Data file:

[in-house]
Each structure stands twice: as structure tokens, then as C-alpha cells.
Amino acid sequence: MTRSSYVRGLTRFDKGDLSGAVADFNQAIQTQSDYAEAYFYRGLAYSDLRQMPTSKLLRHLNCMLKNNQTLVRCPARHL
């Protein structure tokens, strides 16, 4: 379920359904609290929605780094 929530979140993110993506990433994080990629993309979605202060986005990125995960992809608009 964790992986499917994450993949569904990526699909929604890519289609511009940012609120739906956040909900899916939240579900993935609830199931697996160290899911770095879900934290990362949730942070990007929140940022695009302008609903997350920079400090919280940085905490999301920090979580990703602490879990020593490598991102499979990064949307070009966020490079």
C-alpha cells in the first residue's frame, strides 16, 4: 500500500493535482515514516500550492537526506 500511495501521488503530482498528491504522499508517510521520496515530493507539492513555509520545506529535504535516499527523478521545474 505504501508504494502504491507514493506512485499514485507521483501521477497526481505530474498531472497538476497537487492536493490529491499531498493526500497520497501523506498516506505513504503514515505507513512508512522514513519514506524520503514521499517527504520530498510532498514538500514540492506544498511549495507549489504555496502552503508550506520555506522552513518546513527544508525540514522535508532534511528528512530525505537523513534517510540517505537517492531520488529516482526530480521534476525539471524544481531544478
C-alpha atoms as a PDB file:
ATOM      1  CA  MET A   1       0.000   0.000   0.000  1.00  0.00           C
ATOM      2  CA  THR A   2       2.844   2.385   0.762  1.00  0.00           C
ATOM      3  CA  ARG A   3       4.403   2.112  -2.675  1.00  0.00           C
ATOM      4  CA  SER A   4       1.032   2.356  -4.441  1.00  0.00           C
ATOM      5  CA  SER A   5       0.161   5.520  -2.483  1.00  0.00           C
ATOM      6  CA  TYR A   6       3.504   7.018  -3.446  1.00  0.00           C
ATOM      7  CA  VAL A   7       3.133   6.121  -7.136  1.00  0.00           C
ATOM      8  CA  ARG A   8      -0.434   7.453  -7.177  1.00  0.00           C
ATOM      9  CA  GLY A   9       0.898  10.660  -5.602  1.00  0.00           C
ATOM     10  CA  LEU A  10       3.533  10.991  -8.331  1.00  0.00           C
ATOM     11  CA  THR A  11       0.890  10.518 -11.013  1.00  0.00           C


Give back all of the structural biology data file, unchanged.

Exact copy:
[in-house]
Each structure stands twice: as structure tokens, then as C-alpha cells.
Amino acid sequence: MTRSSYVRGLTRFDKGDLSGAVADFNQAIQTQSDYAEAYFYRGLAYSDLRQMPTSKLLRHLNCMLKNNQTLVRCPARHL
């Protein structure tokens, strides 16, 4: 379920359904609290929605780094 929530979140993110993506990433994080990629993309979605202060986005990125995960992809608009 964790992986499917994450993949569904990526699909929604890519289609511009940012609120739906956040909900899916939240579900993935609830199931697996160290899911770095879900934290990362949730942070990007929140940022695009302008609903997350920079400090919280940085905490999301920090979580990703602490879990020593490598991102499979990064949307070009966020490079």
C-alpha cells in the first residue's frame, strides 16, 4: 500500500493535482515514516500550492537526506 500511495501521488503530482498528491504522499508517510521520496515530493507539492513555509520545506529535504535516499527523478521545474 505504501508504494502504491507514493506512485499514485507521483501521477497526481505530474498531472497538476497537487492536493490529491499531498493526500497520497501523506498516506505513504503514515505507513512508512522514513519514506524520503514521499517527504520530498510532498514538500514540492506544498511549495507549489504555496502552503508550506520555506522552513518546513527544508525540514522535508532534511528528512530525505537523513534517510540517505537517492531520488529516482526530480521534476525539471524544481531544478
C-alpha atoms as a PDB file:
ATOM      1  CA  MET A   1       0.000   0.000   0.000  1.00  0.00           C
ATOM      2  CA  THR A   2       2.844   2.385   0.762  1.00  0.00           C
ATOM      3  CA  ARG A   3       4.403   2.112  -2.675  1.00  0.00           C
ATOM      4  CA  SER A   4       1.032   2.356  -4.441  1.00  0.00           C
ATOM      5  CA  SER A   5       0.161   5.520  -2.483  1.00  0.00           C
ATOM      6  CA  TYR A   6       3.504   7.018  -3.446  1.00  0.00           C
ATOM      7  CA  VAL A   7       3.133   6.121  -7.136  1.00  0.00           C
ATOM      8  CA  ARG A   8      -0.434   7.453  -7.177  1.00  0.00           C
ATOM      9  CA  GLY A   9       0.898  10.660  -5.602  1.00  0.00           C
ATOM     10  CA  LEU A  10       3.533  10.991  -8.331  1.00  0.00           C
ATOM     11  CA  THR A  11       0.890  10.518 -11.013  1.00  0.00           C